General Kornukov was succeeded by General Vladimir Mikhailov in 2002.
In December 2003 the aviation assets of the Army—mostly helicopters—were transferred to the VVS, following the shooting down of a Mi-26 helicopter in Chechniya on August 19, 2002, that claimed 119 lives. The former Army Aviation was in its previous form intended for the direct support of the Ground Forces, by providing their tactical air support, conducting tactical aerial reconnaissance, transporting airborne troops, providing fire support of their actions, electronic warfare, setting of minefield barriers and other tasks. The former Army Aviation is now managed by the Chief of the Department of Army Aviation, who in mid 2007 was General Lieutenant Anatoly Surtsukov.
In October 2004 the disbandment was announced of the 200th and 444th Bomber Aviation Regiments with Tupolev Tu-22M3, of the 28th, 159th, 790th, and 941st Fighter Aviation Regiments, of the 302nd and 959th Regiments equipped with Sukhoi Su-24, and of the 187th and 461st Assault Aviation Regiments with the Sukhoi Su-25.
The VVS continues to suffer from a lack of resources for pilot training. In the 1990s Russian pilots achieved approximately 10% of the flight hours of the United States Air Force. Currently the 2007 edition of the IISS Military Balance lists pilots of tactical aviation flying 20–25 hours a year, 61st Air Army pilots (former Military Transport Aviation), 60 hours a year, and Army Aviation under VVS control 55 hours a year.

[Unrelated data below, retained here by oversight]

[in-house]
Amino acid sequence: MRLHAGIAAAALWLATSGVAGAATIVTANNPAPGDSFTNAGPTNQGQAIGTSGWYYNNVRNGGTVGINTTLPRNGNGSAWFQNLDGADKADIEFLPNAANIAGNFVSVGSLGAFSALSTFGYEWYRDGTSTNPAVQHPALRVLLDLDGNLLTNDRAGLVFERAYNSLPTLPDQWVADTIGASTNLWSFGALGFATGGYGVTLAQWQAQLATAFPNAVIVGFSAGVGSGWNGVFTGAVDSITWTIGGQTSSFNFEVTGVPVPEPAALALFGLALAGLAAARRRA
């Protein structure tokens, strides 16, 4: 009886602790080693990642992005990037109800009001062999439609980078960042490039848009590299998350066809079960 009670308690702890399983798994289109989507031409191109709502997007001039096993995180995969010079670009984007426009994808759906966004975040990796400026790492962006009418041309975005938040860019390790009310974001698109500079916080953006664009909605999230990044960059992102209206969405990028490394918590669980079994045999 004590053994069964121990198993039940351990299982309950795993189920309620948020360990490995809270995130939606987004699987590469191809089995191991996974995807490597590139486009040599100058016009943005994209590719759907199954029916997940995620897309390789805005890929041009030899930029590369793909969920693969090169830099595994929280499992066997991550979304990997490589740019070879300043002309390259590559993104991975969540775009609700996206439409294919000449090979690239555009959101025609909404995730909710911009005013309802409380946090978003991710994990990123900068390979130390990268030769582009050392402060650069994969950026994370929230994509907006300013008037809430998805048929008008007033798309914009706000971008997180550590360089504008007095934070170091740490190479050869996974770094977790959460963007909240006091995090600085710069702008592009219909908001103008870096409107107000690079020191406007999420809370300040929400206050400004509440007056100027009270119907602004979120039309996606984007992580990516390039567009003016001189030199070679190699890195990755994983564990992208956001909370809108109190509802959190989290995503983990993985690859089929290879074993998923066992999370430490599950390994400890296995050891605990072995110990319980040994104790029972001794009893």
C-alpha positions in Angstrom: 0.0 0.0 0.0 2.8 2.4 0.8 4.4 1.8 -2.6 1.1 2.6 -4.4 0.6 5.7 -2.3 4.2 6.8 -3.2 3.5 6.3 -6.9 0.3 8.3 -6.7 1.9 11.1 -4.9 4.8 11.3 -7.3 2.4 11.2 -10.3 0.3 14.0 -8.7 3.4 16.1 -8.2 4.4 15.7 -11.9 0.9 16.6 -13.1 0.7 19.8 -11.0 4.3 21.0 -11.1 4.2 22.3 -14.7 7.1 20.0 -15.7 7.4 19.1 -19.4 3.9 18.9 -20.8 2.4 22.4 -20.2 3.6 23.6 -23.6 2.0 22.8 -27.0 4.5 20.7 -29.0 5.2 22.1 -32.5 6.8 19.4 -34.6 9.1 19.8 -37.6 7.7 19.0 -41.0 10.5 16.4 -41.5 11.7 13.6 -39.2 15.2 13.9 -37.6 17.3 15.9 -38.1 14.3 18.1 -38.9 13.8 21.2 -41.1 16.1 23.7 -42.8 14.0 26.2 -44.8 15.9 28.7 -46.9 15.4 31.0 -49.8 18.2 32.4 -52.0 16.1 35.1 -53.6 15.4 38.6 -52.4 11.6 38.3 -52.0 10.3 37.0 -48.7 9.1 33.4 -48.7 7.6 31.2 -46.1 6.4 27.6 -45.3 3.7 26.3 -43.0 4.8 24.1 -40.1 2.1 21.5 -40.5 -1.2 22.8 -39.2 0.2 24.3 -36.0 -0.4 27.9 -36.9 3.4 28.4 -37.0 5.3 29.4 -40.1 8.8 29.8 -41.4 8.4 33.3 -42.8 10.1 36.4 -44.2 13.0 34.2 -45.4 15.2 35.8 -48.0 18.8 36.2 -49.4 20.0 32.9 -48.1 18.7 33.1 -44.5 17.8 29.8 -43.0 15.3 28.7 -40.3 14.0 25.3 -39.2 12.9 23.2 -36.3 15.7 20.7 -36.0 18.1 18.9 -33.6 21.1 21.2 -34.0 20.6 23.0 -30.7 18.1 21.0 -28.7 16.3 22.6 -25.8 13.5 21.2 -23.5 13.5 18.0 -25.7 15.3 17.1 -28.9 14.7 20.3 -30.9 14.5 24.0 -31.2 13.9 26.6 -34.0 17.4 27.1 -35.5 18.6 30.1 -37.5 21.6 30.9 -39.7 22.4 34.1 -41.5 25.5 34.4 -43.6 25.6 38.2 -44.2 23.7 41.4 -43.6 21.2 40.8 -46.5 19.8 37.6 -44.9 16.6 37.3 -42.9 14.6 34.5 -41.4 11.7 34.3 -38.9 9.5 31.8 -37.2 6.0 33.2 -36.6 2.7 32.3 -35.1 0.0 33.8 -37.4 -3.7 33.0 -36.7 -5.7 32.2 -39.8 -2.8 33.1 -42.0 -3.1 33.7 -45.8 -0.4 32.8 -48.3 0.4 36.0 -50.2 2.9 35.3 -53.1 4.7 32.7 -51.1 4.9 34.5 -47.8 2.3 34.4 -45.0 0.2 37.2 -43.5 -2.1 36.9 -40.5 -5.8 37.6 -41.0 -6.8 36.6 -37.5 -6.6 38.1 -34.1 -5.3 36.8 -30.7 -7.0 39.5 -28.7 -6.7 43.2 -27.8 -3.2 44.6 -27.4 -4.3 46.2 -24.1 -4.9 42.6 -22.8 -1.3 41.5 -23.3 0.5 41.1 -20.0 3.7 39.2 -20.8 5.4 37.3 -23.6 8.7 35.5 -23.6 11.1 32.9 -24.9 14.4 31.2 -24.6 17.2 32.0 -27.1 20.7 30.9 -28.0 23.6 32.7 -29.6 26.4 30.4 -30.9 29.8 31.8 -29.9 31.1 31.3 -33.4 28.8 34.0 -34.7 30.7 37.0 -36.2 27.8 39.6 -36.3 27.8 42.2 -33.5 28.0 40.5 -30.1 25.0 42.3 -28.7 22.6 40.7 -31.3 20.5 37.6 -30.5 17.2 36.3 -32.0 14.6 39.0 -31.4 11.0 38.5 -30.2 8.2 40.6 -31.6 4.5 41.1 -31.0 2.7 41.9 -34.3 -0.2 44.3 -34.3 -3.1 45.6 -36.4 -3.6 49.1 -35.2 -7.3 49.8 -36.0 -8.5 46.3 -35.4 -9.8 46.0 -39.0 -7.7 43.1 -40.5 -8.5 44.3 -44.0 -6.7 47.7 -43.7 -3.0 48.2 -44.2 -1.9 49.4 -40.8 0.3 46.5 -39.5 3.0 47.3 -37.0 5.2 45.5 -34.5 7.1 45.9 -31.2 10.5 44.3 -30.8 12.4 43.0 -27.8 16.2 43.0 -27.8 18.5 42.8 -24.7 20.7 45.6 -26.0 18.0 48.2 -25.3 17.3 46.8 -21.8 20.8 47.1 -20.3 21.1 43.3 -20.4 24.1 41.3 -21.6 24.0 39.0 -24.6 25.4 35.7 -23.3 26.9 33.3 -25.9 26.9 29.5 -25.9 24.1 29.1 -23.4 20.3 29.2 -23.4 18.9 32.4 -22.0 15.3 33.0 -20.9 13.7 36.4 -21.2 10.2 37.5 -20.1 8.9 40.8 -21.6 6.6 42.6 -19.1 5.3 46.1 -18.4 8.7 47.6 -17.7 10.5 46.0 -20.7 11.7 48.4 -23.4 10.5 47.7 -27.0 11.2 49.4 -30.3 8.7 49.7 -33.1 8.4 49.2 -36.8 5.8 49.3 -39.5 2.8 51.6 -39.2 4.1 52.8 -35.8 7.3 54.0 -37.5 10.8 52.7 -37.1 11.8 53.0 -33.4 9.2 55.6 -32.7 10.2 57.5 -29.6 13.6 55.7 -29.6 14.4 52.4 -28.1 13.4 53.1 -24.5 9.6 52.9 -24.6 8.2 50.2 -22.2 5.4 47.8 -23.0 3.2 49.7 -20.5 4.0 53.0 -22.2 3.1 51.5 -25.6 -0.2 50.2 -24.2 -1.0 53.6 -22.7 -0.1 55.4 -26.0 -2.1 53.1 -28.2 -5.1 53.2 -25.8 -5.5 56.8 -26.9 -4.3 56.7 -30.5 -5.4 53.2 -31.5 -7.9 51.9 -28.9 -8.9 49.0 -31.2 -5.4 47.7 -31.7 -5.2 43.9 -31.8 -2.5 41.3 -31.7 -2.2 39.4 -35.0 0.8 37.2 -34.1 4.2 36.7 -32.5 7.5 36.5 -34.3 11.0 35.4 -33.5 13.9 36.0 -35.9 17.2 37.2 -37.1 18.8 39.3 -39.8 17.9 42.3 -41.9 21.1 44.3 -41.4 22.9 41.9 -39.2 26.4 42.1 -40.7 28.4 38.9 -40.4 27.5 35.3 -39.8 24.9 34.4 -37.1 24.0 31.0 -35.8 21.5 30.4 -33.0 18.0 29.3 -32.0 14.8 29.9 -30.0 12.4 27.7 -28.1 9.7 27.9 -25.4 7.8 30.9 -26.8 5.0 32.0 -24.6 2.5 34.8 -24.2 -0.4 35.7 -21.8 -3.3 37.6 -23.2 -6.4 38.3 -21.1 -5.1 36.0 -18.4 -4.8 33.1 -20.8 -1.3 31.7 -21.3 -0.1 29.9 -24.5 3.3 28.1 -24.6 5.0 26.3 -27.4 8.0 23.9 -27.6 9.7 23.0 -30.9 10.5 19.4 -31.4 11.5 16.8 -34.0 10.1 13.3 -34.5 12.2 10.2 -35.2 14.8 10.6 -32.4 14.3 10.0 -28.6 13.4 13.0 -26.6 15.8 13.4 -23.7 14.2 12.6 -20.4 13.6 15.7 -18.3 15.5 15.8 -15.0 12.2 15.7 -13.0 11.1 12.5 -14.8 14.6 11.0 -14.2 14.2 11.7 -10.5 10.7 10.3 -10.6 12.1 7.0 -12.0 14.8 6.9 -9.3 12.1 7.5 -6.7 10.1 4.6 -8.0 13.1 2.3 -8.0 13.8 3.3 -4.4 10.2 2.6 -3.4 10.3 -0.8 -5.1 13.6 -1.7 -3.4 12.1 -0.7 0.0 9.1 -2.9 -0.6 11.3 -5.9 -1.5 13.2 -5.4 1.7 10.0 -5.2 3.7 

During the 1990s the Sukhoi design bureau designed a replacement bomber aircraft, the T-60S, which never got beyond the drawing board. Another abortive design project was the MiG 1.42. Currently, a fifth-generation fighter jet is being developed by a consortium of companies, including Mikoyan, Yakovlev and spearheaded by Sukhoi. The program has been named Perspektivnyy Aviatsionnyy Kompleks Frontovoy Aviatsii - PAK FA, which means Future Air Complex for Tactical Air Forces. It is intended to replace the MiG-29 and Su-27 in the Russian Air Force. Russia will soon start construction of a prototype fifth-generation fighter plane, Air Force Commander Alexander Zelin said on August 8 2007. "At present, we have completed the development of technical documentation for the fifth-generation fighter and passed it to the production plant, which will start construction in the near future," Colonel General Zelin said. Sergei Ivanov, a first deputy prime minister supervising the defense industry, said in May that Russia's fifth generation fighter will take to the skies by the end of 2008. The Air Force commander also said that Russia would deploy advanced unmanned aerial vehicles (UAV) with flight range of up to 400 kilometers (250 miles) and flight duration of up to 12 hours by 2011. The UAVs of both fixed- and rotary-wing types will perform a variety of tasks, including reconnaissance, attack, retransmission of radio signals and target designation, the general said.